Unfortunately you cannot go inside Big Ben unless you are an UK residents (UK residents need to request a free tour to Big Ben from a member of Parliament or House of Lords). As a visitor, you can do a tour inside the Parliament Building.
Westminster Abbey is one of the most famous churches in London. It is the traditional place of coronation and where the royal wedding of Prince Williams and Kate Middleton took place. British monarchs and famous people such as Newton are buried at Westminster Abbey.
Buckingham Palace is walking distance from Westminster Abbey and Big Ben. It is the residence of the monarch, but most likely you won’t see the Queen or the royal family there normally!
You can visit the inside of the palace with a multimedia guide for £30.00. But if you just want to see the outside of the Palace (and the Changing of Guards) then it’s free. The Changing of the Guard is every Monday, Wednesday, Friday and Sunday at 11am. Get there early and expect huge crowds.
The British Museum is one of the most renowned museums in the world. It houses antiques and paintings from all eras and countries (although one could argue that some of the collections were stolen from other countries). The interior design of the museum is an attraction in itself.
The British Museum is located in Mayfair and is free to visit. But if you want to see the special exhibitions you will need to purchase tickets or book ahead of time online.
National Gallery/ Trafalgar Square
National Gallery houses 700 years of greatest paintings in the world and it is free to visit. Similar to the British Museum, you have to pay for special exhibitions. If you know and love art, you can spend the entire day at National Gallery.
It is located in the world renowned Trafalgar Square, which is symbolized by 4 lions guarding the Nelson’s Column. Trafalgar Square is about 15 minutes walk to Big Ben and Parliament.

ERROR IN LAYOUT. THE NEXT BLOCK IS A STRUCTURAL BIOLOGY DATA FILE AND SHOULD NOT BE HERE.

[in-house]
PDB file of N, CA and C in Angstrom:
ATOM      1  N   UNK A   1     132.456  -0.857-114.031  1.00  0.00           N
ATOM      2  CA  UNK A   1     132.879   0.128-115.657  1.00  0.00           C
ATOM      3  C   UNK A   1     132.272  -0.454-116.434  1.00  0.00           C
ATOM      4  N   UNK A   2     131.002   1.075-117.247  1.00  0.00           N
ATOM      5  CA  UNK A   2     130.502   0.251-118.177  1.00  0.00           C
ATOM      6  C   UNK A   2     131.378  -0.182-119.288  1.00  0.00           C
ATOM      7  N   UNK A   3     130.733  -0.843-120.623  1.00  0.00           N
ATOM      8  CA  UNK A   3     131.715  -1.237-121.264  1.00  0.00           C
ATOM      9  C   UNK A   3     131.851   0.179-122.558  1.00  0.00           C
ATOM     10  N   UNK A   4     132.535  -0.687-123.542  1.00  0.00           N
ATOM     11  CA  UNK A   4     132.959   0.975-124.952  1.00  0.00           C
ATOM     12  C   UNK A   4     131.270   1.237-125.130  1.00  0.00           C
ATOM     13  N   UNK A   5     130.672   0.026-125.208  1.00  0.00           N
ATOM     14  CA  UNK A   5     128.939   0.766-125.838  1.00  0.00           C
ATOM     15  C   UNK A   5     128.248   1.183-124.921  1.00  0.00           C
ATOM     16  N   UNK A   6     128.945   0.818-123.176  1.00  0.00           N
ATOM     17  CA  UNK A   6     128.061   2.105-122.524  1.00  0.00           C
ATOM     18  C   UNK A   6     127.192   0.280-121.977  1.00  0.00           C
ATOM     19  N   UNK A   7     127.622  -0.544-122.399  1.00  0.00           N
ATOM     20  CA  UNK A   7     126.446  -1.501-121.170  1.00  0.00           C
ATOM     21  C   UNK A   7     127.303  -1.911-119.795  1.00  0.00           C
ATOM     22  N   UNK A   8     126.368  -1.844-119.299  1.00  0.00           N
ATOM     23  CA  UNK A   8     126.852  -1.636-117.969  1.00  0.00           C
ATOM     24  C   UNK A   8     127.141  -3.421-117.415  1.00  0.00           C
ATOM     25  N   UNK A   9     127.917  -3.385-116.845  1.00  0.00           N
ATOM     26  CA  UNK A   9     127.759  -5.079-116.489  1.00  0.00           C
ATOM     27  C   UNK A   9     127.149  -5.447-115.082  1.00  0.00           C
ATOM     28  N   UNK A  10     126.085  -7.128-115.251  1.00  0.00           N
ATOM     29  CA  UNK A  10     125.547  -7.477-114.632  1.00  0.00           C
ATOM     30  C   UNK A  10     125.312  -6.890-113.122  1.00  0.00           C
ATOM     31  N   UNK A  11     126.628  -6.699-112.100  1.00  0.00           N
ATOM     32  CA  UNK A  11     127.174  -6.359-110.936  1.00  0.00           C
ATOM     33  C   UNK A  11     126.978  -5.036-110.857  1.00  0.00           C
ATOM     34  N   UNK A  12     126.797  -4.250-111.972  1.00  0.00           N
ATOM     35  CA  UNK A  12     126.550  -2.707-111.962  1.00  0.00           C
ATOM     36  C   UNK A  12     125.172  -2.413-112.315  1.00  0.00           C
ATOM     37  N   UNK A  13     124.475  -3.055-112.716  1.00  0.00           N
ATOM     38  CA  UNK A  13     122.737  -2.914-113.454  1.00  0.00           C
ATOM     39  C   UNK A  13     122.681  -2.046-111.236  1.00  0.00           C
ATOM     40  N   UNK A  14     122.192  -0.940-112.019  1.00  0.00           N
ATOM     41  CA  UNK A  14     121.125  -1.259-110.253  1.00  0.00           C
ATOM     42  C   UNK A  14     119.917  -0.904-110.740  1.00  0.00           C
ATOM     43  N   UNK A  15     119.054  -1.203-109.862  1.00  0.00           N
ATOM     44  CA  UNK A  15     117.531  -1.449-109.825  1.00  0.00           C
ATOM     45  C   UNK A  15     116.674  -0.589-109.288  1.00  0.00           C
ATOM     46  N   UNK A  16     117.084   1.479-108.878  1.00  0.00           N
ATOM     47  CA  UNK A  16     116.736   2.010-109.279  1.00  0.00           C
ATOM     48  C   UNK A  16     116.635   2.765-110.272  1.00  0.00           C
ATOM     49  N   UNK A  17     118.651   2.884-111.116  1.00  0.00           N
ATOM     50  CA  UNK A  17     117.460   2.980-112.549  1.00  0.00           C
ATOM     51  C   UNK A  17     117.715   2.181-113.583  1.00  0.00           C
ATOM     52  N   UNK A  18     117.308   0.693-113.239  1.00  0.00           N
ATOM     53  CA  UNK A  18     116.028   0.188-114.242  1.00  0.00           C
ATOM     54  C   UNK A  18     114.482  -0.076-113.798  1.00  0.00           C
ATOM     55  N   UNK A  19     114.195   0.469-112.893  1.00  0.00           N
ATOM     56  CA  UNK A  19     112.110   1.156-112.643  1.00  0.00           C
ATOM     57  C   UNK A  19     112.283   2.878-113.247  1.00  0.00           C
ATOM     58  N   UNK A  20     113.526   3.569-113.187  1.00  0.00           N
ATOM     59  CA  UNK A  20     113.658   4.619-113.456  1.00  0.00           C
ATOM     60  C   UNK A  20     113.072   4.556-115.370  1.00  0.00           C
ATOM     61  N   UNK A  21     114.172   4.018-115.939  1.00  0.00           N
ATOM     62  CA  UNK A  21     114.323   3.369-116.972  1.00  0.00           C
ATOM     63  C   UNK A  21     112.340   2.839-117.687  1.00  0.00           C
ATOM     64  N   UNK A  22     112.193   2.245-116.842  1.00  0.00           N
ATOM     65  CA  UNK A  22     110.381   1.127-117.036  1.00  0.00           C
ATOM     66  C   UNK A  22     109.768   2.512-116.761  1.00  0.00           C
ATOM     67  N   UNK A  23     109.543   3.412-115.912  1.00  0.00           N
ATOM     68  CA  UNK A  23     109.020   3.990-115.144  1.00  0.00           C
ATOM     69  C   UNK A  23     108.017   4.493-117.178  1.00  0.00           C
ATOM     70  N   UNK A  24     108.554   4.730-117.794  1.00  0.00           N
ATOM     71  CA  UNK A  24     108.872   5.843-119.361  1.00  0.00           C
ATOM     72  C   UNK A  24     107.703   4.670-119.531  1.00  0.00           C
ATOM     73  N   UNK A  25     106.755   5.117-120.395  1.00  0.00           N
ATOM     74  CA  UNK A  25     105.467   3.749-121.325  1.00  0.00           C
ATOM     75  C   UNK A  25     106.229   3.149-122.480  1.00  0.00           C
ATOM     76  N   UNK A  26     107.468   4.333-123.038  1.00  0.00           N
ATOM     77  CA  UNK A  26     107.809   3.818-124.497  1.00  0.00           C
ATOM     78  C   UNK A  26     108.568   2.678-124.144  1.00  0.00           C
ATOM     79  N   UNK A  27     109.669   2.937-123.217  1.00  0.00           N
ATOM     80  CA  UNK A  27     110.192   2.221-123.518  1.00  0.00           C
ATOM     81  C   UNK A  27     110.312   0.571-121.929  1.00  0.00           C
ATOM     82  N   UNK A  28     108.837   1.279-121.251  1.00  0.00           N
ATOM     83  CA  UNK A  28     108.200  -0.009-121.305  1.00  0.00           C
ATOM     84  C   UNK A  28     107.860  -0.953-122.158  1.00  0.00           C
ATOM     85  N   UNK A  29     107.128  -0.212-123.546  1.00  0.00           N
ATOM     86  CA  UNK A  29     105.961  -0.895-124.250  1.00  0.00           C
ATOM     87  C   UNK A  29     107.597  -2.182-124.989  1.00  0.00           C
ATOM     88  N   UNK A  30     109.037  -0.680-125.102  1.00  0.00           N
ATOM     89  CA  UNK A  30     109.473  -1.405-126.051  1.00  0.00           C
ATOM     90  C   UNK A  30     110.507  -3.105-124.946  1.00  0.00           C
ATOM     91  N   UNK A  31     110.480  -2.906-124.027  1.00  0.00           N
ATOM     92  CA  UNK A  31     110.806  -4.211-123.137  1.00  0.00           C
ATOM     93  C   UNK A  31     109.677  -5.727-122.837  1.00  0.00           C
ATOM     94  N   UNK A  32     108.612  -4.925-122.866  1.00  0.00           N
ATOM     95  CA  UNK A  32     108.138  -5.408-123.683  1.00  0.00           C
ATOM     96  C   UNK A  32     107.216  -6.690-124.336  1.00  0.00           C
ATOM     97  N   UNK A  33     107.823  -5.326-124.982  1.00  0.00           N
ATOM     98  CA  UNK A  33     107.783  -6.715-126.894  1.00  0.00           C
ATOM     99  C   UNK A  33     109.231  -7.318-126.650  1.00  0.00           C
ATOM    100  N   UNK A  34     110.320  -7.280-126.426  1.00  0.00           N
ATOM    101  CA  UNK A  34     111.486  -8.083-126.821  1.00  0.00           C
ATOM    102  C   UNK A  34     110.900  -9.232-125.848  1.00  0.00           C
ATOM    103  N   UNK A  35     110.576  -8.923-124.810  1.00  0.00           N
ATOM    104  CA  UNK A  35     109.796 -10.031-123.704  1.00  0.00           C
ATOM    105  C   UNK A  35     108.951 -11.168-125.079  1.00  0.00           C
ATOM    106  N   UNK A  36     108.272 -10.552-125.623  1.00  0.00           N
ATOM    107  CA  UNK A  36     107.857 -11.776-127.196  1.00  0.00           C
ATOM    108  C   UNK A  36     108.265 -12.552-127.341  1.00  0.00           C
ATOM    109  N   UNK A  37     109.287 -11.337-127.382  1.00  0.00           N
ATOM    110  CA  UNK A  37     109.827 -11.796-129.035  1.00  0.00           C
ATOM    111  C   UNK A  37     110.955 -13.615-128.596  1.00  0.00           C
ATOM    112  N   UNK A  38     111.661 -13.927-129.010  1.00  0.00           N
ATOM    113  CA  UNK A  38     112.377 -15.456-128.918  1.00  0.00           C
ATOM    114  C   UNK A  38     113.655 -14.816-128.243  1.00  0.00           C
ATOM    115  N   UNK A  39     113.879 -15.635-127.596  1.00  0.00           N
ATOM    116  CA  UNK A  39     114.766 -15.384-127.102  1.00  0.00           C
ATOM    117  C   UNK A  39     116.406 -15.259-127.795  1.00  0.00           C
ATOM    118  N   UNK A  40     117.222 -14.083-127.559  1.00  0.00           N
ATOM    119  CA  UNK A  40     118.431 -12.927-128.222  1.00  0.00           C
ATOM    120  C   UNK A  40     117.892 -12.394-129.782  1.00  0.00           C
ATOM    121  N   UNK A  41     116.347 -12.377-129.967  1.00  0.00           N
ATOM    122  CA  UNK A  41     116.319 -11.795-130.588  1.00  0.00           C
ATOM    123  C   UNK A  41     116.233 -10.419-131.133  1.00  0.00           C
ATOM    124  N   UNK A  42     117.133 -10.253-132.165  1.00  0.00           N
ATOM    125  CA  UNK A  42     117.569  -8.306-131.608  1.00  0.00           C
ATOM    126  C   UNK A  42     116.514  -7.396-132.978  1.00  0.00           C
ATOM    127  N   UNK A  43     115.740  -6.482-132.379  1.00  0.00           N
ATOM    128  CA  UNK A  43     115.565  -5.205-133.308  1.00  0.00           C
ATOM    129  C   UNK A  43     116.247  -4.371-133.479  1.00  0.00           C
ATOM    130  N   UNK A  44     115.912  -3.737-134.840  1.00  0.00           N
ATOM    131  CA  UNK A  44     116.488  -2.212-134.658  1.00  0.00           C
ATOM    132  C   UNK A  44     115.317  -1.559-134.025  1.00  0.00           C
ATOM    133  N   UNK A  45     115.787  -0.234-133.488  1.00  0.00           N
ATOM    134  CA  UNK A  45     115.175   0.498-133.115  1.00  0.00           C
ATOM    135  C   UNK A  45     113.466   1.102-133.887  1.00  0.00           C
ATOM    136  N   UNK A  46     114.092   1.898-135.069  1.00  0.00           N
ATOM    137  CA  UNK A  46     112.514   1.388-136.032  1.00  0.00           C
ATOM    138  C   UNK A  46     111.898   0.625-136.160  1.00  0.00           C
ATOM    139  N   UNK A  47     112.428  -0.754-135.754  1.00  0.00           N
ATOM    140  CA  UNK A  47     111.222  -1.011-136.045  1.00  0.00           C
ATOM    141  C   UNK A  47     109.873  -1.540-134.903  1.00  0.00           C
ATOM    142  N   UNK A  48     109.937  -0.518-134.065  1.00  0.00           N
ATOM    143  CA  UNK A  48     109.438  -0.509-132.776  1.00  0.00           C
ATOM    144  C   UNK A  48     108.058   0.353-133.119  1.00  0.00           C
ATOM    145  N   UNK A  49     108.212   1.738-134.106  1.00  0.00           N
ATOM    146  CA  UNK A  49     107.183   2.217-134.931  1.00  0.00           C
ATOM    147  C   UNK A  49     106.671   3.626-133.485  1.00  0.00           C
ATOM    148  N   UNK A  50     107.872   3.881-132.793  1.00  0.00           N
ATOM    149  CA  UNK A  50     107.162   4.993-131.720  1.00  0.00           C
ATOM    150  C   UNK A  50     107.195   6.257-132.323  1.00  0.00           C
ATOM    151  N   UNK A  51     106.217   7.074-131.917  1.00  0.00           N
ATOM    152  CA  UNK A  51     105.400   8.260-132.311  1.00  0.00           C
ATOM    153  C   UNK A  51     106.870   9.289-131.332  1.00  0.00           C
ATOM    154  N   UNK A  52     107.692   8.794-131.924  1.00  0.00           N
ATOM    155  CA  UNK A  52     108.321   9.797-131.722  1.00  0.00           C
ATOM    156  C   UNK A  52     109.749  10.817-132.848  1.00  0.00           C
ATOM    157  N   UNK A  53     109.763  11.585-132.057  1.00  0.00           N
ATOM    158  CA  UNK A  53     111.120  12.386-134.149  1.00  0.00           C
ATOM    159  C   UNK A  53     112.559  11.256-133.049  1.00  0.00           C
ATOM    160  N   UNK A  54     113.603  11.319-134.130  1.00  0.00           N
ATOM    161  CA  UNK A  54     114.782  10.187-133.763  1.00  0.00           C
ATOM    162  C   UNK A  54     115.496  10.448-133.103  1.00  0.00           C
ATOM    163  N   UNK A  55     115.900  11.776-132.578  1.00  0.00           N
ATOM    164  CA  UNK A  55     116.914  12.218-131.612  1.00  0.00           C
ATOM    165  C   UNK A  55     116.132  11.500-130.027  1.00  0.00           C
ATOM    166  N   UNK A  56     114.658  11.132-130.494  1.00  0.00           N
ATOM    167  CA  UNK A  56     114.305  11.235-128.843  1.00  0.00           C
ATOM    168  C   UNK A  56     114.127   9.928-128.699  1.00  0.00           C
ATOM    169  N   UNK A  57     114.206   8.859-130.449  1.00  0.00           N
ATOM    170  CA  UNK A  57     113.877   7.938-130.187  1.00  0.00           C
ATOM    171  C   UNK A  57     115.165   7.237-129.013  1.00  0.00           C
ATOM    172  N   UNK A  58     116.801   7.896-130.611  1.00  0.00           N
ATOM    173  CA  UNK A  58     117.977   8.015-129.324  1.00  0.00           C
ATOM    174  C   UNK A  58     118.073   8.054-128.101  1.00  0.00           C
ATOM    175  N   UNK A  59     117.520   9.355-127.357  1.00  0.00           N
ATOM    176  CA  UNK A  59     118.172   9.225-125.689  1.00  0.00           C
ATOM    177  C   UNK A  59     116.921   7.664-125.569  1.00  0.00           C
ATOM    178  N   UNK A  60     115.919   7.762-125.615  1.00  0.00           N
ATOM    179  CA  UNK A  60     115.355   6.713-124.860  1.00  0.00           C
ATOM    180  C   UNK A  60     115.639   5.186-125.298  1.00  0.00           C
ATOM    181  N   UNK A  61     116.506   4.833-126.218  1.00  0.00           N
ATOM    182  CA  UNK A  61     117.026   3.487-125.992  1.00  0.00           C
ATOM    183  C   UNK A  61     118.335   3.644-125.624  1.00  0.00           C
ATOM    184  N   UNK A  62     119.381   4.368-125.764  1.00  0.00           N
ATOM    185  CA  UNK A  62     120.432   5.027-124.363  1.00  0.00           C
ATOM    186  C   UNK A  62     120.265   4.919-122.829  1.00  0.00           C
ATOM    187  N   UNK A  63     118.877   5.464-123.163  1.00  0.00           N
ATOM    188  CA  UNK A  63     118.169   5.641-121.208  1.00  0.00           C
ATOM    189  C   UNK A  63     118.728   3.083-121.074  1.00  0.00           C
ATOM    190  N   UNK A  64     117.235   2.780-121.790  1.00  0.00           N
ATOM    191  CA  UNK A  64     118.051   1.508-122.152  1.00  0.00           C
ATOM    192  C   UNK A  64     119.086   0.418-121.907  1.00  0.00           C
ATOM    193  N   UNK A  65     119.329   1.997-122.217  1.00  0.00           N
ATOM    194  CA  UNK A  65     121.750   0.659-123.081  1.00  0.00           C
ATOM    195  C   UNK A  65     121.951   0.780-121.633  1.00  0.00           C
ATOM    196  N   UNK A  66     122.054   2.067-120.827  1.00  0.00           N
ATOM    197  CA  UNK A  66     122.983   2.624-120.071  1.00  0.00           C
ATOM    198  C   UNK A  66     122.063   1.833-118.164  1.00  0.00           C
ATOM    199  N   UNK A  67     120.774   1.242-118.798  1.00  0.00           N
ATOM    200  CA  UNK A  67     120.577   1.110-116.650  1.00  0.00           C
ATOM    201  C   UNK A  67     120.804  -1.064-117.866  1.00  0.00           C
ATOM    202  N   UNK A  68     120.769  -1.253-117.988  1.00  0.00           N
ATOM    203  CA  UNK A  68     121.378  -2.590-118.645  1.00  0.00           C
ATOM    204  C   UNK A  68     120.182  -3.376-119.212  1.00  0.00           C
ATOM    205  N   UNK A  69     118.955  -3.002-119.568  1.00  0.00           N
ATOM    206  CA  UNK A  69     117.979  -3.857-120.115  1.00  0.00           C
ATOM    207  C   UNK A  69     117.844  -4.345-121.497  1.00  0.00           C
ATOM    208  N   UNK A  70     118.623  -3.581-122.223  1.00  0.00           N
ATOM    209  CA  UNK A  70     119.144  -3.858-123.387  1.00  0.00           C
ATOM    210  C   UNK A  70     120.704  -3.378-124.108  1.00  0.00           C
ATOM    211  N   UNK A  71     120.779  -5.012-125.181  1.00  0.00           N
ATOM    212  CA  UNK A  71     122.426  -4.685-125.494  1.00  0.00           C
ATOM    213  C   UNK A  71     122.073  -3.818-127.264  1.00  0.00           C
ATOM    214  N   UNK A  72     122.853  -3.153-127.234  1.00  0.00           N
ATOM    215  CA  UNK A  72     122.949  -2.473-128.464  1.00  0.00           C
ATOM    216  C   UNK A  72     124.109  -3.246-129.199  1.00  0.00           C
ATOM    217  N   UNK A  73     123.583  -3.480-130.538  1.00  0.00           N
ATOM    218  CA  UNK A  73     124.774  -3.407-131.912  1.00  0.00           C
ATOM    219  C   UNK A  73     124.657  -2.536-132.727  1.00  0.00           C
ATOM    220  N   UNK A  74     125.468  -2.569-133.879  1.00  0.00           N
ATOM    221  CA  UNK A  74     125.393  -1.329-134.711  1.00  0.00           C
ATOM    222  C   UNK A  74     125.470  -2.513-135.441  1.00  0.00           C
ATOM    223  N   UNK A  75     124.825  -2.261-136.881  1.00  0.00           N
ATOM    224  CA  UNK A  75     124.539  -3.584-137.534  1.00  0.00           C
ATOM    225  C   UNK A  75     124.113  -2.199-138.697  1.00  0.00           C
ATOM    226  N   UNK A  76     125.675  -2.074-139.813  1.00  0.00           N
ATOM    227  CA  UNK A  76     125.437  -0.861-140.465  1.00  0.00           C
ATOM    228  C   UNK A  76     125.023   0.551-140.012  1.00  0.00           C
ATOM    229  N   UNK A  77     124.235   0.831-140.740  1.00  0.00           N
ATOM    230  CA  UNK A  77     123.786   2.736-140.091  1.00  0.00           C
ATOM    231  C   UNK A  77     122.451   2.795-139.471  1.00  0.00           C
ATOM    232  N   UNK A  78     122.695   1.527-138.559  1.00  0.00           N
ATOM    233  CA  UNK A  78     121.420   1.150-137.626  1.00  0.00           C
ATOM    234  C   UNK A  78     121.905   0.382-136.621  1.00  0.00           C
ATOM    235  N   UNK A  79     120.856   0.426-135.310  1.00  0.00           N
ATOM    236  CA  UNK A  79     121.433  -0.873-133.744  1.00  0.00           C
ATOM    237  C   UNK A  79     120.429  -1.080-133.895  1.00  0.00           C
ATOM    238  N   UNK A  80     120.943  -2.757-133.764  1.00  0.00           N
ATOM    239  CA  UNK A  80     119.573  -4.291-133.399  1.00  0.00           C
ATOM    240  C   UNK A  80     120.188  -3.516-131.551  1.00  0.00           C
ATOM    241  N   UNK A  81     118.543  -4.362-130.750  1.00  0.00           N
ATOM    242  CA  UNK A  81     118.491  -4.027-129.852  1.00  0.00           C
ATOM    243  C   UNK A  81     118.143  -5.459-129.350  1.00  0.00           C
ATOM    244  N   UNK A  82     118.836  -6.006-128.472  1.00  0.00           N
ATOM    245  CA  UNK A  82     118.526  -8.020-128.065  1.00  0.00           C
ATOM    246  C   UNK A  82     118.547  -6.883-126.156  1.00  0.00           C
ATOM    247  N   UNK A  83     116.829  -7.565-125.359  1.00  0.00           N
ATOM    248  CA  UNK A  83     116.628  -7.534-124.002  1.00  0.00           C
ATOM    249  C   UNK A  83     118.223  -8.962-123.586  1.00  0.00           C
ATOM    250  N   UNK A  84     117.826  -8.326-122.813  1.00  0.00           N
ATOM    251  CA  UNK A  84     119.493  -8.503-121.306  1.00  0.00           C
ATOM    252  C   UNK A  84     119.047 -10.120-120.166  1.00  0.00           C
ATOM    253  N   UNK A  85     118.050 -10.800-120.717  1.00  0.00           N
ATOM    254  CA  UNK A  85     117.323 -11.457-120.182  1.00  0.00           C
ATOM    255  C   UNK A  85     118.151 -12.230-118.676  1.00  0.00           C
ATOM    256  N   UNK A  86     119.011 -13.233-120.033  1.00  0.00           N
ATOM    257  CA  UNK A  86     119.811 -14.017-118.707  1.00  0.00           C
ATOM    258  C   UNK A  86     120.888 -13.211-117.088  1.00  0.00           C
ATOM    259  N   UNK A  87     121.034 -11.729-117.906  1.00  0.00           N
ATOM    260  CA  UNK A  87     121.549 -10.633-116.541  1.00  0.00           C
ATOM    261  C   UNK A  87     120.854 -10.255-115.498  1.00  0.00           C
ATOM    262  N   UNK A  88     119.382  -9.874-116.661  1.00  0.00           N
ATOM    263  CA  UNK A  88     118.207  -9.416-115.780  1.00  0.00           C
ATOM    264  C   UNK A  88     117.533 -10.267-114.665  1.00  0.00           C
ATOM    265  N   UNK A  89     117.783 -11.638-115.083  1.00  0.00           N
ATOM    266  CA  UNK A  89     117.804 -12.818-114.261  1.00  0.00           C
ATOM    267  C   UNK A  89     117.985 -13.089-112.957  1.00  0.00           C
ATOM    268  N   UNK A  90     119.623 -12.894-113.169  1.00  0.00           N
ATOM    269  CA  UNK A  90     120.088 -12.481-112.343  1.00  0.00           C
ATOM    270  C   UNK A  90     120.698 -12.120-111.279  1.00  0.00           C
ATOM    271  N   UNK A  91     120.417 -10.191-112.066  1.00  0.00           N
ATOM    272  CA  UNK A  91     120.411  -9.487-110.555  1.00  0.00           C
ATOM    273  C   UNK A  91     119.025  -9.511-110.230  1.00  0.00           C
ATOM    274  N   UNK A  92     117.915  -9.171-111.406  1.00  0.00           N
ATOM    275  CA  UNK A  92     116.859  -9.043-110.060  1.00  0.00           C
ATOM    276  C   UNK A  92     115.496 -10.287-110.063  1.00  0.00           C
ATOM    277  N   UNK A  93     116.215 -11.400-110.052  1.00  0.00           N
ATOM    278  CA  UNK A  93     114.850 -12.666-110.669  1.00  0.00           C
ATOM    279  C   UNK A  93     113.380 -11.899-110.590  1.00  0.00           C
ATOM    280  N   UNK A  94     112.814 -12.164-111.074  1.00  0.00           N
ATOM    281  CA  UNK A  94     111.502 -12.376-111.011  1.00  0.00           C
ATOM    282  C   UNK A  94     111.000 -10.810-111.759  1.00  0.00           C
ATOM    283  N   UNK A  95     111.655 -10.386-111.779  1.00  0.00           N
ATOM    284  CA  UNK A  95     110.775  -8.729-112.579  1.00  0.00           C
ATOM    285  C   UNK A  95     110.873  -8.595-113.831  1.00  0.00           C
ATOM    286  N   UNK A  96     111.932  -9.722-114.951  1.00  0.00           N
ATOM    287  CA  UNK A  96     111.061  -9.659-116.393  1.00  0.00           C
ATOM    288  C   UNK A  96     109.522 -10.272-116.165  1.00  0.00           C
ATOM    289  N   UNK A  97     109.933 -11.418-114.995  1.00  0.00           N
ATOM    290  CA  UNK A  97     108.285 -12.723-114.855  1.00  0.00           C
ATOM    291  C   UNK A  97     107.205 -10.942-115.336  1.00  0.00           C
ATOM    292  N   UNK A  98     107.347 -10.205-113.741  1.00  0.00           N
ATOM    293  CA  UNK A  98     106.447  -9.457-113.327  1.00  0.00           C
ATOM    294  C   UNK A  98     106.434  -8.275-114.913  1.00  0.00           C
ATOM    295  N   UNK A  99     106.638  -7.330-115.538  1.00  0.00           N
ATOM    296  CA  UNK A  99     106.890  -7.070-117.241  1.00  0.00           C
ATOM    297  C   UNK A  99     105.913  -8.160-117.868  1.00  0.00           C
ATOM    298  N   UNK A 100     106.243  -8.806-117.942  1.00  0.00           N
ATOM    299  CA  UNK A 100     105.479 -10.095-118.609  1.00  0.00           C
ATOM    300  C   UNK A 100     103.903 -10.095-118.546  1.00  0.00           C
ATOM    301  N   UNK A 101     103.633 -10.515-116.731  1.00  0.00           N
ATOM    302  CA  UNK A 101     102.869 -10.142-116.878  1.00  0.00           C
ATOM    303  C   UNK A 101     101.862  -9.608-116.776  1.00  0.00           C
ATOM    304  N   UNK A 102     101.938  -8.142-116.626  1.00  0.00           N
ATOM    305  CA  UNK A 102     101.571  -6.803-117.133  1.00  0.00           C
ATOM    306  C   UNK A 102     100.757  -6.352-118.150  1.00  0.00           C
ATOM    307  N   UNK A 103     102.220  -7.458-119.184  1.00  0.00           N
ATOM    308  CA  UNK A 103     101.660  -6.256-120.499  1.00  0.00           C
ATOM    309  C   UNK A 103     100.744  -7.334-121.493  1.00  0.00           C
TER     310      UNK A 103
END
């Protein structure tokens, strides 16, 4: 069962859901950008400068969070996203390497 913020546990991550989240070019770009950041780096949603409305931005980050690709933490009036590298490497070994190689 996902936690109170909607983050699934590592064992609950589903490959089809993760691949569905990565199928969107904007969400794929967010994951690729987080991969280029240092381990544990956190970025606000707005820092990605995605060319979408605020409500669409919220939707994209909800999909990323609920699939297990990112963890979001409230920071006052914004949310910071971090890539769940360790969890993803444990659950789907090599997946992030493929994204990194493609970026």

St. Paul’s Cathedral
St. Paul’s Cathedral is a beautiful church in the city of London. It has a long history and has been re-built and restored numerous times throughout history. The cathedral was designed using neoclassical, baroque and gothic elements. The famous dome of the cathedral is a prominent feature of the London skyline and can be seen in numerous movies and British TV shows.
London has no shortage of bridges connecting the North and the South across the Thames. All of the bridges have different designs and functionalities but one of my favorite bridges in Lnodon is the Millennium Bridge right outside of St. Paul’s Cathedral.
Millennium Bridge is a pedestrian only bridge with modern sleek design. It also makes an amazing night shot.
Tower Bridge & Tower of London
London is known for outdoor markets, but Borough Market is a must-visit food market for first time visitors. It is a big space with a lot of different food and produce vendors, coffee shops and restaurants. Borough Market is located at the Southern base of London Bridge (You can see Tower Bridge from London Bridge). It is open everyday except Sundays.
How many days do you need in London?
London is a fantastic place to visit with so many things to do and see. So how many days should you spend in London?
However I think ideally to get the most out of London you need 4 days in London, this allows you to see all the famous places in London and perhaps even a day trip outside of London.
Other things to do and eat in London even if you have more time
Besides the touristy places I mentioned above, there are a few other things you must do in London to have the essential London experience during your trip:
- Watch a musical in the West End
- Shop on Oxford Street and Regent Street
- Enjoy Indian food at the most popular Indian restaurant Dishoom
- Picnic in Hyde Park and explore the hidden spots in the park
- Get afternoon tea at the Wolseley or Fortnum & Mason or The Ritz
- Watch a tennis match at the Wimbledon
- Drink Pimm’s in the summer
- Enjoy the view (for free) at Sky Garden or go up the Shard Observatory
- Grab brunch at Granger & Co or The Breakfast Club
- Visit a Christmas market in London. The biggest one is in Hyde Park
- Do a River Thames Cruise and see the most iconic buildings in London
- Sip Coffee at Monmouth Coffee
- Visit the Turkish lantern shop in Camden Market
- Order a drink at Connaught Bar and Tayēr + Elementary (best bars in the world)
- Go wild at parties in Shoreditch
- Marvel at the Natural History Museum
- Go to a music festival but don’t forget your rain boots!
London is a vibrant and diverse city with endless things to do, eat, and see. I envy those who are visiting London for the first time because they will be amazed at how much London can offer.
Like This Post? Pin This First Time in London Travel Guide to Pinterest!